So I spent two months going through probate to get a piece of paper that says that yes, I am his wife and yes, I am the executor of the estate. Let me be clear – we had a will! But the will didn’t mean I could just take over assets like this. In any case, I finally got this letter and took it to Bank A.

The guy at Bank A, who I had been to see about a dozen times at this point, was super friendly but told me that he could only close the account and write a check to a new account with the name “estate of Shawn Brimley” rather than a bank account in my name. I would need to open a new account in order to cash the check.

The post goes on and on, describing how I was trying to consolidate and pay my bills. It involves multiple trips to and from two different banks. How I’d managed to do any of this at that time is truly amazing.

Anyway, what it meant back then was that I hadn’t had the energy to fix the online banking portion of my account. So, last week, I went back to the physical building of Bank A. I hadn’t been inside the branch for almost four years.

When I came in, I saw a man who looked familiar. He was in a mask and had longer hair than I remembered, but there was something in his eyes when he saw me. A recognition, maybe. “I don’t know if you remember me,” I said, “But I think you were the banker who helped me many years ago, right after my late husband died.”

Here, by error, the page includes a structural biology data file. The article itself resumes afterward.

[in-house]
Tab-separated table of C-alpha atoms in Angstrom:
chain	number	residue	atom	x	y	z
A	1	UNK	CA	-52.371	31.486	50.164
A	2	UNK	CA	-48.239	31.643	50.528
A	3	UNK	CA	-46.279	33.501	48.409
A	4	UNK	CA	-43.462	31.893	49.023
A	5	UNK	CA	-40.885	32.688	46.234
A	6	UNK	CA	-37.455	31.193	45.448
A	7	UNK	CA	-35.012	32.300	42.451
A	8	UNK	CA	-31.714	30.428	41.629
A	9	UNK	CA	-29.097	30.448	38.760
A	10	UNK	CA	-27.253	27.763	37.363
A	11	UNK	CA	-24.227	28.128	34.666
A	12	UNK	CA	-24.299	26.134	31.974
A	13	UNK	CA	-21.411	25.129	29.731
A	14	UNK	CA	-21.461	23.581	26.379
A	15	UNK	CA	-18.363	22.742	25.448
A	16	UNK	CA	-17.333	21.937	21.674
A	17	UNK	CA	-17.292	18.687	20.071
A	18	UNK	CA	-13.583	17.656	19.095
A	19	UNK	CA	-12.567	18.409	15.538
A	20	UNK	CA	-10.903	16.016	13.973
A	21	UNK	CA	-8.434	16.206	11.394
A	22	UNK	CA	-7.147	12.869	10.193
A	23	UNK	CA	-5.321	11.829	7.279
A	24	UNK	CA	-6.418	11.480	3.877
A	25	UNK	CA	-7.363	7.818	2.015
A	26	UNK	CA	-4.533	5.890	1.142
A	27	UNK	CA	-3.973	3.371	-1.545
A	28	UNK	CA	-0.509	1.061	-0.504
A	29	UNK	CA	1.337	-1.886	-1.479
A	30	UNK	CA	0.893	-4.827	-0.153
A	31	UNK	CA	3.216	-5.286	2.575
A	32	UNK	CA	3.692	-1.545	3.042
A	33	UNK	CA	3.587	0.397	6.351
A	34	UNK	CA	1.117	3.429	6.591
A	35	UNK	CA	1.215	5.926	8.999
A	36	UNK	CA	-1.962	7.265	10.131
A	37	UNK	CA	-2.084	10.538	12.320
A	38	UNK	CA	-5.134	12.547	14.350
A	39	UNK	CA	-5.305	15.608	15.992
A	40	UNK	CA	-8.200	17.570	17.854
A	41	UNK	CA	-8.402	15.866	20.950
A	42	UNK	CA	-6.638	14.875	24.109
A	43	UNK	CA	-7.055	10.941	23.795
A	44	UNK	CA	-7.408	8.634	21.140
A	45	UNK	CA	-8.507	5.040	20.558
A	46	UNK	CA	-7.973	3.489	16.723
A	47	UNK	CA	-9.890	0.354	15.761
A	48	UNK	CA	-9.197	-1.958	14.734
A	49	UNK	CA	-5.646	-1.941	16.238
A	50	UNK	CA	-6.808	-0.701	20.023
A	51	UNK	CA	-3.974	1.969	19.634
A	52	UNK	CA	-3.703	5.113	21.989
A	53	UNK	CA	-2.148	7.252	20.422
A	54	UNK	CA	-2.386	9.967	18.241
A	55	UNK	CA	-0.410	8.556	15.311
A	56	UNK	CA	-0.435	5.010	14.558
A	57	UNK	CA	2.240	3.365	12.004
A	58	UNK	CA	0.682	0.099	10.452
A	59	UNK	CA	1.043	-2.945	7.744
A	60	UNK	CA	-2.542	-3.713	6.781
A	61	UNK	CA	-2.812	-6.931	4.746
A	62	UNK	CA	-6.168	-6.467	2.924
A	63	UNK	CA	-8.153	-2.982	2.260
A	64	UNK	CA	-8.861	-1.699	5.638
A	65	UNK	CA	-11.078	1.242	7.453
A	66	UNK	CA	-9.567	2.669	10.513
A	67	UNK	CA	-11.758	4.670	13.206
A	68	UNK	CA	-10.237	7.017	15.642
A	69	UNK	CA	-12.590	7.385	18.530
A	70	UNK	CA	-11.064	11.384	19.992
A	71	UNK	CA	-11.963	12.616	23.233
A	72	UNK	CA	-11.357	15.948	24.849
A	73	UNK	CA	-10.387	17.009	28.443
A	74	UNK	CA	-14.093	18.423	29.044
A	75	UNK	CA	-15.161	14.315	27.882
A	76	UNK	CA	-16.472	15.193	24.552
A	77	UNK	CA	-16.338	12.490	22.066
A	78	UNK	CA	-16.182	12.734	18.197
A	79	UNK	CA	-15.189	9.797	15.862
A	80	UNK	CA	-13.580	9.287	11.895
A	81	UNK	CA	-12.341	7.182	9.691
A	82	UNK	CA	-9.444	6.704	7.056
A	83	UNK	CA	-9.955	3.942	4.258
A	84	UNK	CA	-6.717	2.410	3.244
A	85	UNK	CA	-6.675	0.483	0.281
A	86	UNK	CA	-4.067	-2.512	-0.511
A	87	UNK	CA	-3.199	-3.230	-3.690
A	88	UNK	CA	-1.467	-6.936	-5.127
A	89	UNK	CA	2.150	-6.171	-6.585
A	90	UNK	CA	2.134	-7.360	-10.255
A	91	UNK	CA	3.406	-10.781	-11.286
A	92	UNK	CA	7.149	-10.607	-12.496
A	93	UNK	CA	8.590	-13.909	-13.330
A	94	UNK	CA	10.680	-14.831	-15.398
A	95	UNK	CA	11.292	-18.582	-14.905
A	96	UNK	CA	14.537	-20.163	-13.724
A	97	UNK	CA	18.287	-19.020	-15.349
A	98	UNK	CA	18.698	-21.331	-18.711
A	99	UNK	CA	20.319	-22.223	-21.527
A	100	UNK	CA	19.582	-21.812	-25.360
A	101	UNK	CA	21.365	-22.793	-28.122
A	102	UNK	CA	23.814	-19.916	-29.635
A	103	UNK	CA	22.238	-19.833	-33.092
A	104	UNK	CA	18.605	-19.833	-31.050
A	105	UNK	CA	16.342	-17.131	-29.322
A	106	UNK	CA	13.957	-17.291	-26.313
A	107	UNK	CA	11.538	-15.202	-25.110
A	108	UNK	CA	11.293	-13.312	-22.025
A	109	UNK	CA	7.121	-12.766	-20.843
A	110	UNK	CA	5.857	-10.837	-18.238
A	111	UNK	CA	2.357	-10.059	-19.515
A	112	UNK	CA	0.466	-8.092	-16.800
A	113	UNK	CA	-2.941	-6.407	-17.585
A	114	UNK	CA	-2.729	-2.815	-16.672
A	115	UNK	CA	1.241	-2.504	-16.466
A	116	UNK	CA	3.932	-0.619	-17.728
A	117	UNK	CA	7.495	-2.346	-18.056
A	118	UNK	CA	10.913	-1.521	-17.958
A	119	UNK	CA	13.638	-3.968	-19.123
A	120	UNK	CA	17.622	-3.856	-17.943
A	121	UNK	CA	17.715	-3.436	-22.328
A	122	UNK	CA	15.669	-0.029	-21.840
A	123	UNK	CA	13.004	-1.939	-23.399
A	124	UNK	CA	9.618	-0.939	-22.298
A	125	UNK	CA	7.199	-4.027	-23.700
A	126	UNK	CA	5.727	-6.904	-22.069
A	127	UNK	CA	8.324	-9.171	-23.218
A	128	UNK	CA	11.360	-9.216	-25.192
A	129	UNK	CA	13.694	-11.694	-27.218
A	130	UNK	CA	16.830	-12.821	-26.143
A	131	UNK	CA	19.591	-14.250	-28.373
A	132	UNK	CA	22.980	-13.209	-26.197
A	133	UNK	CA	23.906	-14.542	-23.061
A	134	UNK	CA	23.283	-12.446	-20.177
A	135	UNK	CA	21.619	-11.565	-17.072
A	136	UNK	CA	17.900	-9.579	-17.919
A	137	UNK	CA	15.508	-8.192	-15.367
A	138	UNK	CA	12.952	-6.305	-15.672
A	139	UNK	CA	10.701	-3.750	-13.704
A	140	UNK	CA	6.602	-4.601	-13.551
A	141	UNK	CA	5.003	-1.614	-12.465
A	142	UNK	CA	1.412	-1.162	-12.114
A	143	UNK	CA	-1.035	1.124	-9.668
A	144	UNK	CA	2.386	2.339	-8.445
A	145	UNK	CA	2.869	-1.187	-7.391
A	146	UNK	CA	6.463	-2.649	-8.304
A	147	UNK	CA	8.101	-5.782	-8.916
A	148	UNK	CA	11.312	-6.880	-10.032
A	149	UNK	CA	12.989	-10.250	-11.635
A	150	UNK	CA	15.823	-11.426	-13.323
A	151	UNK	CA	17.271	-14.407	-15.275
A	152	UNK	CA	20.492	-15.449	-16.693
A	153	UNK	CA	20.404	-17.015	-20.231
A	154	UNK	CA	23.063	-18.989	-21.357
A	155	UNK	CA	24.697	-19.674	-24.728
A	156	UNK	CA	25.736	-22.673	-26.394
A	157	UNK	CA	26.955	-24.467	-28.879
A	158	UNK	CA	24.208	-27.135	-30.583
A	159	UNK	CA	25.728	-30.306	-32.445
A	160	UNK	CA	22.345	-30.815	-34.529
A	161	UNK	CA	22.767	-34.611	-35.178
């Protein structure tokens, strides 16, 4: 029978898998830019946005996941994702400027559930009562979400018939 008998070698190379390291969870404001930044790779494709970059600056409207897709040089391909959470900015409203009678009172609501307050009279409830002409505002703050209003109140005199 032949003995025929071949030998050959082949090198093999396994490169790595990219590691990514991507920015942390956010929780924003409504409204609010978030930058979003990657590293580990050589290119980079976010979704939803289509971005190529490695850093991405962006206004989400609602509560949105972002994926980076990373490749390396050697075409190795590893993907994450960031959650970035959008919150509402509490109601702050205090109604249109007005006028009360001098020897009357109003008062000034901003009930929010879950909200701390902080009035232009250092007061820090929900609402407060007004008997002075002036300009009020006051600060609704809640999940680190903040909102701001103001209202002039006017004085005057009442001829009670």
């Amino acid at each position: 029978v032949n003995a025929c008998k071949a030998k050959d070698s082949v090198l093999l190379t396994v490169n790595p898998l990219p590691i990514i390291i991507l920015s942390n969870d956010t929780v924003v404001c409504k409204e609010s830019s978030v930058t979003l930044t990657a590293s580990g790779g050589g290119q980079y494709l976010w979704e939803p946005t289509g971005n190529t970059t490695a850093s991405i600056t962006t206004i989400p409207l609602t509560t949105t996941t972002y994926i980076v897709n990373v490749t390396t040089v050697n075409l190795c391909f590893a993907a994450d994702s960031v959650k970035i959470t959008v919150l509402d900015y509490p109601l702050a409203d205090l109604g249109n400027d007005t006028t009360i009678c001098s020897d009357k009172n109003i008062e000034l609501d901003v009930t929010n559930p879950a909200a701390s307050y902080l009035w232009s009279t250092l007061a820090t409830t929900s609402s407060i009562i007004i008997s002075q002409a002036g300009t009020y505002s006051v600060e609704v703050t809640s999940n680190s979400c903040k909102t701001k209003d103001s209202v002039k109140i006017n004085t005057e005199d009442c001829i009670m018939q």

He nodded. “Oh, I remember you! Of course I do. How are you?”

We started to chat. He asked about the kids, about my life teaching, about the pandemic. I was amazed at how much he remembered. He was still young, and had been even younger and more idealistic when he first helped me. I mean, he spent so many hours with me and watched me cry and I remember thinking back then, “this poor guy is not emotionally prepared for me!” But he managed everything. He even hugged me a few times! I remember him as being overly talkative back then, more annoying than anything else. In my head, I’d dismissed him as yet another person that I had to deal with in order to make sure my life would be stable.

But there he was, four years later, sitting in front of me. He looked older, but had the same glint in his eyes. He didn’t seem annoying to me anymore.

He needed to call someone high up at the bank to deal with a part of my problem. While he was on hold, we chatted about our lives. I tried to summarize the last four years for him, and I told him about Chris and our wedding. I could tell he was smiling under his mask.

He asked about the kids, and referenced their physical appearances of 4 years ago, which I thought was strange. Had I actually brought them into the bank back then?

He reminded me that we had once ran into each other right outside the bank. “You had a stroller and the kids were hanging off it everywhere. You were handling a lot.”

I laughed. That was an understatement. They had been so little. “Wow,” I remarked, “that’s right, my baby was still in a stroller!”